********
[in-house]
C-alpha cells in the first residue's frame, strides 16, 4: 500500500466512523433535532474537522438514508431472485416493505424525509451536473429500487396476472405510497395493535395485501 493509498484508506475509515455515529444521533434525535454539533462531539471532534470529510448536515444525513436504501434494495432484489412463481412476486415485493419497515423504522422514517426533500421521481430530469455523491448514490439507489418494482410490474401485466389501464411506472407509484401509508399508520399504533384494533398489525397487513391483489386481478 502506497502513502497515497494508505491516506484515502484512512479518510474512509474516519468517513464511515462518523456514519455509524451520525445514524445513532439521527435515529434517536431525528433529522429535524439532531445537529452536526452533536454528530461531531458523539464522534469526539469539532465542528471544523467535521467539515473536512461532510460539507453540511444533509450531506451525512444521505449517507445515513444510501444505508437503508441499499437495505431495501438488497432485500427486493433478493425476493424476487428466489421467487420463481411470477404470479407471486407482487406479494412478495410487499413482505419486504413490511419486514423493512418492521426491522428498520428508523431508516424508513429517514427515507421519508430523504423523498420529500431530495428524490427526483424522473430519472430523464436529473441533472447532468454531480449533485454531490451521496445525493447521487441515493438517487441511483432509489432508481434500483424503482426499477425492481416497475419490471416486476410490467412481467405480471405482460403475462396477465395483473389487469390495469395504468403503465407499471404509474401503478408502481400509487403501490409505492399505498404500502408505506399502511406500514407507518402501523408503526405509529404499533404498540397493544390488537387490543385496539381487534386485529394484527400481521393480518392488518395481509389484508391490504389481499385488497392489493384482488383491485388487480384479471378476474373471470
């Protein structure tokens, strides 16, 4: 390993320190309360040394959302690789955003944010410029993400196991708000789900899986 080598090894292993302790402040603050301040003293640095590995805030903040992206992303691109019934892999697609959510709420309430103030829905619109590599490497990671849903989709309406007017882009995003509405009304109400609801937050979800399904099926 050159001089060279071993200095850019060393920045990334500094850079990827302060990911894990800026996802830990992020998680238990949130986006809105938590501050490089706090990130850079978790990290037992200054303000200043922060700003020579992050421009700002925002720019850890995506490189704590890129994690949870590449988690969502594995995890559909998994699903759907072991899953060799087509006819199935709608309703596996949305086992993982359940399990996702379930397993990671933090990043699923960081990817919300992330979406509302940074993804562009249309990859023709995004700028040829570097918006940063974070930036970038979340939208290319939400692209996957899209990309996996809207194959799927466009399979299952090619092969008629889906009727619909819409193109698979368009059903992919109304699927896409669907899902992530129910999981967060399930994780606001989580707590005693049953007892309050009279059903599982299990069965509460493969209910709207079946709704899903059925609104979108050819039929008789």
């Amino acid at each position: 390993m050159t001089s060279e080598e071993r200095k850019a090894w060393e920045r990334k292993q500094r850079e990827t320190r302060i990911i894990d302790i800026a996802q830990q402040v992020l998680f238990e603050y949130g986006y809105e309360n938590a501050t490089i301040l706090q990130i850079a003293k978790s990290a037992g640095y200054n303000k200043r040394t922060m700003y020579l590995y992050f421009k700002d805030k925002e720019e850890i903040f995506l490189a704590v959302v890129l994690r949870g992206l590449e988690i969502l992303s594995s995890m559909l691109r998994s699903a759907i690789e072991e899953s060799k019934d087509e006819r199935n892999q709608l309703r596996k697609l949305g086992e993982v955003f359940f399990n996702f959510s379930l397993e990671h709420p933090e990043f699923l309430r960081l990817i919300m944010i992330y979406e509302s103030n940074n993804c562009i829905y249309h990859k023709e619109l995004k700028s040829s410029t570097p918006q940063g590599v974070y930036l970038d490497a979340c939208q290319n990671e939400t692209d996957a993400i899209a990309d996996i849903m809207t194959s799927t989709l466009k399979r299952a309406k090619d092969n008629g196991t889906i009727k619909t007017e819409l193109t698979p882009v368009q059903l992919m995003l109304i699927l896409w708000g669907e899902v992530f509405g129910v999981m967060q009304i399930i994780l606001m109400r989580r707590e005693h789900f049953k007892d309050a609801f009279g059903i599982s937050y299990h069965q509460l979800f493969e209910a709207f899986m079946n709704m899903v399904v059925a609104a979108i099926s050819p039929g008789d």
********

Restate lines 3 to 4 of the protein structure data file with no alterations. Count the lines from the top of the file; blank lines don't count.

């Protein structure tokens, strides 16, 4: 390993320190309360040394959302690789955003944010410029993400196991708000789900899986 080598090894292993302790402040603050301040003293640095590995805030903040992206992303691109019934892999697609959510709420309430103030829905619109590599490497990671849903989709309406007017882009995003509405009304109400609801937050979800399904099926 050159001089060279071993200095850019060393920045990334500094850079990827302060990911894990800026996802830990992020998680238990949130986006809105938590501050490089706090990130850079978790990290037992200054303000200043922060700003020579992050421009700002925002720019850890995506490189704590890129994690949870590449988690969502594995995890559909998994699903759907072991899953060799087509006819199935709608309703596996949305086992993982359940399990996702379930397993990671933090990043699923960081990817919300992330979406509302940074993804562009249309990859023709995004700028040829570097918006940063974070930036970038979340939208290319939400692209996957899209990309996996809207194959799927466009399979299952090619092969008629889906009727619909819409193109698979368009059903992919109304699927896409669907899902992530129910999981967060399930994780606001989580707590005693049953007892309050009279059903599982299990069965509460493969209910709207079946709704899903059925609104979108050819039929008789």
């Amino acid at each position: 390993m050159t001089s060279e080598e071993r200095k850019a090894w060393e920045r990334k292993q500094r850079e990827t320190r302060i990911i894990d302790i800026a996802q830990q402040v992020l998680f238990e603050y949130g986006y809105e309360n938590a501050t490089i301040l706090q990130i850079a003293k978790s990290a037992g640095y200054n303000k200043r040394t922060m700003y020579l590995y992050f421009k700002d805030k925002e720019e850890i903040f995506l490189a704590v959302v890129l994690r949870g992206l590449e988690i969502l992303s594995s995890m559909l691109r998994s699903a759907i690789e072991e899953s060799k019934d087509e006819r199935n892999q709608l309703r596996k697609l949305g086992e993982v955003f359940f399990n996702f959510s379930l397993e990671h709420p933090e990043f699923l309430r960081l990817i919300m944010i992330y979406e509302s103030n940074n993804c562009i829905y249309h990859k023709e619109l995004k700028s040829s410029t570097p918006q940063g590599v974070y930036l970038d490497a979340c939208q290319n990671e939400t692209d996957a993400i899209a990309d996996i849903m809207t194959s799927t989709l466009k399979r299952a309406k090619d092969n008629g196991t889906i009727k619909t007017e819409l193109t698979p882009v368009q059903l992919m995003l109304i699927l896409w708000g669907e899902v992530f509405g129910v999981m967060q009304i399930i994780l606001m109400r989580r707590e005693h789900f049953k007892d309050a609801f009279g059903i599982s937050y299990h069965q509460l979800f493969e209910a709207f899986m079946n709704m899903v399904v059925a609104a979108i099926s050819p039929g008789d």